If you would indulge a brief background, so the question has context. I grew up in and around the film business in Culver City. My godfather, whose name I carry around, was a Property Master for many years with Paramount. All that said, I wanted nothing to do with the film business — and stayed clear until my early 40’s. I have been a self employed business consultant for about eleven years now.
When I turned 43, three years ago, I took a crash course (three months) on film production. I think my motivation was really to explore my heritage some. Well, I got the bug then. I wrote, produced and directed my first short. It cost me like $2500. The story sucked like a hover, but the production value and the casting got good reviews. So I started going to lots of workshops on all aspects of the film business. I really would like to evolve to a producer/director type.
Recently I finished my second short film. My first short had eight cast and crew, this last project had over forty with some people from the industry helping out. I spent ten grand, and the short came out a ton better and I learned a ton more. I handled lots of set ups, producing, casting, and other things just fine. But AGAIN, the story was weak and thus although the film is a huge step forward –I’m not getting the story locked down. Doing films means more to me that anything I have ever done. I do ok as a business consultant, I make a decent living. But my little films, with all their flaws, mean so much more to me then anything I have ever done. I want to get good at the story part of this.
I will never be a great screenwriter, I suspect. I got some really good feedback from the industry people that felt very strongly I should stick with the directing and producing, though. I considered just optioning, and even started reading scripts. But that will not work for me. My brain needs to understand at an intimate level, the driving forces of cinematic storytelling — for me to establish my POV more solidly as a director, to be there for my talent as a fully prepared professional, and to know how to collaborate on scripts in development.
What would you recommend for a director/producer type that eventually, just wants to make really good films from really good scripts someone else writes. How do I learn to really master the driving forces of cinematic storytelling? I would GREATLY appreciate your counsel. I don’t want to give this up, as it means so much to me. But I have to get the story part to this equation on much more solid ground.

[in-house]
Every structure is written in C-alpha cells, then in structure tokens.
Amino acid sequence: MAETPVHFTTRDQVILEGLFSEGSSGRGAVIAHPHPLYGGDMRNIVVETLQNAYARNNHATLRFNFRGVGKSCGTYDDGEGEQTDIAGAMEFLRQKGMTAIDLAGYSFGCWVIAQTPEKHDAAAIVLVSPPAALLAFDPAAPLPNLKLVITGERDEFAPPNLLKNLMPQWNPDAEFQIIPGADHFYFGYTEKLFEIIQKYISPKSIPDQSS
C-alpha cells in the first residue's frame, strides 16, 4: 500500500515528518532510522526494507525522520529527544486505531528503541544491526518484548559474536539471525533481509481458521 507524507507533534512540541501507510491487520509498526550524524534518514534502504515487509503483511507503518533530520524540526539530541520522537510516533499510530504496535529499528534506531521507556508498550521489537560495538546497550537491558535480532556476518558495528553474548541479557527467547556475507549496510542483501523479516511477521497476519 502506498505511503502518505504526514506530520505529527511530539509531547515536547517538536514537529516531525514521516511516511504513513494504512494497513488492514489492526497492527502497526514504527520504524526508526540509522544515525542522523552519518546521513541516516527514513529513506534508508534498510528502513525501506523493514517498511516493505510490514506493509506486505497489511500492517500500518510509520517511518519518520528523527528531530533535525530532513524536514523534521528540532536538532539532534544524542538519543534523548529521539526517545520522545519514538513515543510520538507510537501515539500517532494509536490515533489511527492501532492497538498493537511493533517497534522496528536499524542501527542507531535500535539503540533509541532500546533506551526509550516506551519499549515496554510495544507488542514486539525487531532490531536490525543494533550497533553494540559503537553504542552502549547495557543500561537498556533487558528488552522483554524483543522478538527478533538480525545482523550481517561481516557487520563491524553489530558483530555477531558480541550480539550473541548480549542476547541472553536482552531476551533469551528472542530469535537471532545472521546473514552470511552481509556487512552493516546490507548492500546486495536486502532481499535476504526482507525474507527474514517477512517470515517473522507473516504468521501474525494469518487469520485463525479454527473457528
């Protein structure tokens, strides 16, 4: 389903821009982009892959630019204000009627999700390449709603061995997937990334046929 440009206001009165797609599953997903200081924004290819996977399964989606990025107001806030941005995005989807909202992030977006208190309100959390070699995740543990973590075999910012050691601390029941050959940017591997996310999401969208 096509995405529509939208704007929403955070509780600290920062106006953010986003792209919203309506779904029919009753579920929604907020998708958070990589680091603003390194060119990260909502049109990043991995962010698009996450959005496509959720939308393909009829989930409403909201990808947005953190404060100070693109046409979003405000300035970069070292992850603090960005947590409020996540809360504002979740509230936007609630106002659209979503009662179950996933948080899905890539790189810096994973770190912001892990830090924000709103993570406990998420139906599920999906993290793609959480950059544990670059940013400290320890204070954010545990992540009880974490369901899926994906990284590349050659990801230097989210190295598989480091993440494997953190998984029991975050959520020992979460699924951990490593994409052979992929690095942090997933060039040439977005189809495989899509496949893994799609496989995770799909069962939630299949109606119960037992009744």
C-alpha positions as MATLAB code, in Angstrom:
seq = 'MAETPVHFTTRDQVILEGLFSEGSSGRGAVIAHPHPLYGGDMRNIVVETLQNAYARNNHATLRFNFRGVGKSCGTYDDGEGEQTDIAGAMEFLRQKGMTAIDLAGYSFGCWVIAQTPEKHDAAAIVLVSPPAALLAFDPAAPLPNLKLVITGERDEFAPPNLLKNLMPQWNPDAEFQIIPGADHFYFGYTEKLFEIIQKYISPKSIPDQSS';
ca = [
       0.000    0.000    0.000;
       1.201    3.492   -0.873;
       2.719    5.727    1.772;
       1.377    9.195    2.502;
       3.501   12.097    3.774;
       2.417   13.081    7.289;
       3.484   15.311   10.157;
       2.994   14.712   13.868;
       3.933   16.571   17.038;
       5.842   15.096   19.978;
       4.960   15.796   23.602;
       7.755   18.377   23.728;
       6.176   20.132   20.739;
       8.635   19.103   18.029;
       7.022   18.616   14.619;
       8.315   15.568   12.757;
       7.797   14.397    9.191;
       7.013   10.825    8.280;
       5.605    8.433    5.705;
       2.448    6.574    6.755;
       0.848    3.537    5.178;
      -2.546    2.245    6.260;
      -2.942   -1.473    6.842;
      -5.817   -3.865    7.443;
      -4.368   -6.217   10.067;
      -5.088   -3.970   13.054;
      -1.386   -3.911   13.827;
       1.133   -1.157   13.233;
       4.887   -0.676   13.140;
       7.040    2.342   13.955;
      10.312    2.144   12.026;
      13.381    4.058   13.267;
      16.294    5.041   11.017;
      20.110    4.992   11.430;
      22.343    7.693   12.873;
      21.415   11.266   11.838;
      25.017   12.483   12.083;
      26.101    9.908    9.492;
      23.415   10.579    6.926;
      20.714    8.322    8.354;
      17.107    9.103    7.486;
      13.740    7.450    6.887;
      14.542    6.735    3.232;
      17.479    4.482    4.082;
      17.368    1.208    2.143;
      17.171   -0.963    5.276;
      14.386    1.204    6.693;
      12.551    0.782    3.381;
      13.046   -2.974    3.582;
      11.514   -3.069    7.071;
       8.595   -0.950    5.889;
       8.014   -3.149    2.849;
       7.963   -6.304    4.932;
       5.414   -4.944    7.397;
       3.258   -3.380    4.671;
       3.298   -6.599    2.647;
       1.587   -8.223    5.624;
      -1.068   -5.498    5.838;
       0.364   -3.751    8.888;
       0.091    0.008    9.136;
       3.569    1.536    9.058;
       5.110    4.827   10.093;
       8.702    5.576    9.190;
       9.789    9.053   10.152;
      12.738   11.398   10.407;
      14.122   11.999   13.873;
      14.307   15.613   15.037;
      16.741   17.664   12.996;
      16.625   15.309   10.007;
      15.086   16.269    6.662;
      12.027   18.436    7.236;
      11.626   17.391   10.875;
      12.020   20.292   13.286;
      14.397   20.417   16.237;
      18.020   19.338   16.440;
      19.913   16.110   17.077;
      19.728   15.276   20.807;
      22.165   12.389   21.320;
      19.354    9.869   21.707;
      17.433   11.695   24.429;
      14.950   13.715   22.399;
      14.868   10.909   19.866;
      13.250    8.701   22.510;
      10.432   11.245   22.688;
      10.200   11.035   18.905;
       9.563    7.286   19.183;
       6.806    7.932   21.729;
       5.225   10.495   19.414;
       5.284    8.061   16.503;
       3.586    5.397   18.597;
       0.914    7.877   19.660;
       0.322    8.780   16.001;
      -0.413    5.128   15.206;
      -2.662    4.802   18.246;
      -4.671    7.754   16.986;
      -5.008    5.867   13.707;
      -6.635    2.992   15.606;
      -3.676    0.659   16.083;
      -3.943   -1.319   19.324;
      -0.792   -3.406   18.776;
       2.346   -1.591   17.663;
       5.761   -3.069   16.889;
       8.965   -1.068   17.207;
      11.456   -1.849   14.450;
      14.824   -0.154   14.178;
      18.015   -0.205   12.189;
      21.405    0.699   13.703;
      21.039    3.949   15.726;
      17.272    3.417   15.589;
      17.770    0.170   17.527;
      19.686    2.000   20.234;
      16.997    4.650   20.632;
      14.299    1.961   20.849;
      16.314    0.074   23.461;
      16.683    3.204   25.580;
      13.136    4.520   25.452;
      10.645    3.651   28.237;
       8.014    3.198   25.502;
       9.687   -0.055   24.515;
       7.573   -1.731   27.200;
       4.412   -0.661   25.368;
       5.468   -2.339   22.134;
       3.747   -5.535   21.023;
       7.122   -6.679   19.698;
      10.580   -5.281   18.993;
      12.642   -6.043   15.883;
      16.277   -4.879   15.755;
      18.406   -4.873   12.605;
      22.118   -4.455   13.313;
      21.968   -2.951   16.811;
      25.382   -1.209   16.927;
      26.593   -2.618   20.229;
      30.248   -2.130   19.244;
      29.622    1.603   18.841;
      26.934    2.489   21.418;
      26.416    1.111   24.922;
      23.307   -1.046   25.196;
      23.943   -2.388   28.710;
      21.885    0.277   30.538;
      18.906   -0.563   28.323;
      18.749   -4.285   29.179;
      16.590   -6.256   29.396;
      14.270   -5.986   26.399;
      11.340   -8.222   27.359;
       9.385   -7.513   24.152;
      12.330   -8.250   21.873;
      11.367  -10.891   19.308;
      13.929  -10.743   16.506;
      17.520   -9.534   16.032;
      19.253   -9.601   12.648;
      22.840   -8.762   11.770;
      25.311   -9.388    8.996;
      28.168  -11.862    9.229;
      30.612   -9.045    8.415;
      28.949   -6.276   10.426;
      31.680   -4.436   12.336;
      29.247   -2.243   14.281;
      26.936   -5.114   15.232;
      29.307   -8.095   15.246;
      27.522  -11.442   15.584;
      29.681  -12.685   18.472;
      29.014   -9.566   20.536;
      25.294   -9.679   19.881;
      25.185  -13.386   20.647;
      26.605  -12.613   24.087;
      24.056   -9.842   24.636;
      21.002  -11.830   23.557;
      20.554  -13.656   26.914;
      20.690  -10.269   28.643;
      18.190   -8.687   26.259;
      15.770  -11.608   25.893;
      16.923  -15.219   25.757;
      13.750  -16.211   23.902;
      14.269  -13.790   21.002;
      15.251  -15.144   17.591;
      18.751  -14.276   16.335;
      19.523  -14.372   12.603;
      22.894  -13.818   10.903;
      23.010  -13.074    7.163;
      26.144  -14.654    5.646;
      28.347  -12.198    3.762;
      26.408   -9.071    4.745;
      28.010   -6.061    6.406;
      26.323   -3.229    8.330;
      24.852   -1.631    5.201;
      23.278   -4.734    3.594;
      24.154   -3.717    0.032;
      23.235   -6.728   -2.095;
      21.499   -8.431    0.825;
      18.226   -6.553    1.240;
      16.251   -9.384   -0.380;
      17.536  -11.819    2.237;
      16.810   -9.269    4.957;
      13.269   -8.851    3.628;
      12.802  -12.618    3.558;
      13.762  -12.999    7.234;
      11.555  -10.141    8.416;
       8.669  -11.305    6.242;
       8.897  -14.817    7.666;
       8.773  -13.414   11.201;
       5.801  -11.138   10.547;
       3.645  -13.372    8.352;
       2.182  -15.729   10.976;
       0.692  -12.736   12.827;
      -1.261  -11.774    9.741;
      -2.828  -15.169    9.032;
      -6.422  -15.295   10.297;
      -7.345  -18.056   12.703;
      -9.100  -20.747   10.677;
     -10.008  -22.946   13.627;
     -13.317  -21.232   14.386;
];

Film is a hundred different skills and disciplines, and no one person is going to be great at all of them. 1
Fortunately, film is also a collaborative medium, which means you get to bring in people who are excellent at the things you don’t do as well. You have cinematographers, production designers, costumers and gaffers who make your vision possible in ways you simply couldn’t.
You’re not good at story. And while you may be able to get a little better with experience, the truth is you will probably never be great at it. So you need to find a collaborator who is. You need a writer.
I’d like to convince you to get over your reluctance to simply option someone else’s material. The vast majority of scripts written are never shot, and some not-insignificant percentage of those are pretty damn good. Find a script that won an award at a festival and convince the writer to let you shoot it.
If I can’t get you to simply sign on to someone else’s project, then let me encourage you to find a writer with whom you can collaborate. Many producers and directors have writers they go back to again and again. Most of the Merchant/Ivory films were written by Ruth Prawer Jhabvala. I’m working on my fifth Tim Burton movie. That’s all good.
The best filmmakers recognize their strengths and weaknesses. But rather than flailing themselves over their deficiencies, they enlist talented people to help. You’re a business consultant, so on some level you must understand that putting together a strong team doesn’t make the boss any less central to the success.
- Well, sure: James Cameron. But I’ve heard he can’t cut hair for shit. ↩